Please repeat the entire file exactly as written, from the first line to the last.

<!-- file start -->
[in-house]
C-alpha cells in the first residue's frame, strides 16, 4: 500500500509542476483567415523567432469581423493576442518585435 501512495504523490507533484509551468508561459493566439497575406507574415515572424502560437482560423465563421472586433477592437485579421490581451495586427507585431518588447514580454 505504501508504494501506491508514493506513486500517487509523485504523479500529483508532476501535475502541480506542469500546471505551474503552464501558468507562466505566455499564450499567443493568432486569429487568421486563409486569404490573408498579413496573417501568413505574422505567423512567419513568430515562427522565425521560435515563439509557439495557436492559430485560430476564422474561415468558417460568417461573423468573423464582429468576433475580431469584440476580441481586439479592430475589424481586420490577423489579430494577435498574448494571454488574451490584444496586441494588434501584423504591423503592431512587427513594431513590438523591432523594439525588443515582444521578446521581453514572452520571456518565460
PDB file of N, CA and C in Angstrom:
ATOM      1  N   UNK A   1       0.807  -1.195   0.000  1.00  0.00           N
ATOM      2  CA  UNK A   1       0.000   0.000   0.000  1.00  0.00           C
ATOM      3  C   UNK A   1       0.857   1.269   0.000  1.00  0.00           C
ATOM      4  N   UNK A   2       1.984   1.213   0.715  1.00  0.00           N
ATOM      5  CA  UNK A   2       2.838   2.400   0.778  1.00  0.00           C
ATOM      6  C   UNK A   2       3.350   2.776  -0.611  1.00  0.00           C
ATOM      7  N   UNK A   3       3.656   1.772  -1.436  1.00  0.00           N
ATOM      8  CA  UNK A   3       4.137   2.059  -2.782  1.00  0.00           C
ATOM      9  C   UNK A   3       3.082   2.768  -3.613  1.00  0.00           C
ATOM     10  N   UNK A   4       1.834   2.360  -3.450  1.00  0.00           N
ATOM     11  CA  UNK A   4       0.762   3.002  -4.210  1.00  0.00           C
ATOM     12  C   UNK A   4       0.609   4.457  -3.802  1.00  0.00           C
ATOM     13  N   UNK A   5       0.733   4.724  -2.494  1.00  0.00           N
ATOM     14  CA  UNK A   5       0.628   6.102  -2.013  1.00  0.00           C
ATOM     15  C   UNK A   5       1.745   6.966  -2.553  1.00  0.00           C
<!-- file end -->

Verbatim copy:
[in-house]
C-alpha cells in the first residue's frame, strides 16, 4: 500500500509542476483567415523567432469581423493576442518585435 501512495504523490507533484509551468508561459493566439497575406507574415515572424502560437482560423465563421472586433477592437485579421490581451495586427507585431518588447514580454 505504501508504494501506491508514493506513486500517487509523485504523479500529483508532476501535475502541480506542469500546471505551474503552464501558468507562466505566455499564450499567443493568432486569429487568421486563409486569404490573408498579413496573417501568413505574422505567423512567419513568430515562427522565425521560435515563439509557439495557436492559430485560430476564422474561415468558417460568417461573423468573423464582429468576433475580431469584440476580441481586439479592430475589424481586420490577423489579430494577435498574448494571454488574451490584444496586441494588434501584423504591423503592431512587427513594431513590438523591432523594439525588443515582444521578446521581453514572452520571456518565460
PDB file of N, CA and C in Angstrom:
ATOM      1  N   UNK A   1       0.807  -1.195   0.000  1.00  0.00           N
ATOM      2  CA  UNK A   1       0.000   0.000   0.000  1.00  0.00           C
ATOM      3  C   UNK A   1       0.857   1.269   0.000  1.00  0.00           C
ATOM      4  N   UNK A   2       1.984   1.213   0.715  1.00  0.00           N
ATOM      5  CA  UNK A   2       2.838   2.400   0.778  1.00  0.00           C
ATOM      6  C   UNK A   2       3.350   2.776  -0.611  1.00  0.00           C
ATOM      7  N   UNK A   3       3.656   1.772  -1.436  1.00  0.00           N
ATOM      8  CA  UNK A   3       4.137   2.059  -2.782  1.00  0.00           C
ATOM      9  C   UNK A   3       3.082   2.768  -3.613  1.00  0.00           C
ATOM     10  N   UNK A   4       1.834   2.360  -3.450  1.00  0.00           N
ATOM     11  CA  UNK A   4       0.762   3.002  -4.210  1.00  0.00           C
ATOM     12  C   UNK A   4       0.609   4.457  -3.802  1.00  0.00           C
ATOM     13  N   UNK A   5       0.733   4.724  -2.494  1.00  0.00           N
ATOM     14  CA  UNK A   5       0.628   6.102  -2.013  1.00  0.00           C
ATOM     15  C   UNK A   5       1.745   6.966  -2.553  1.00  0.00           C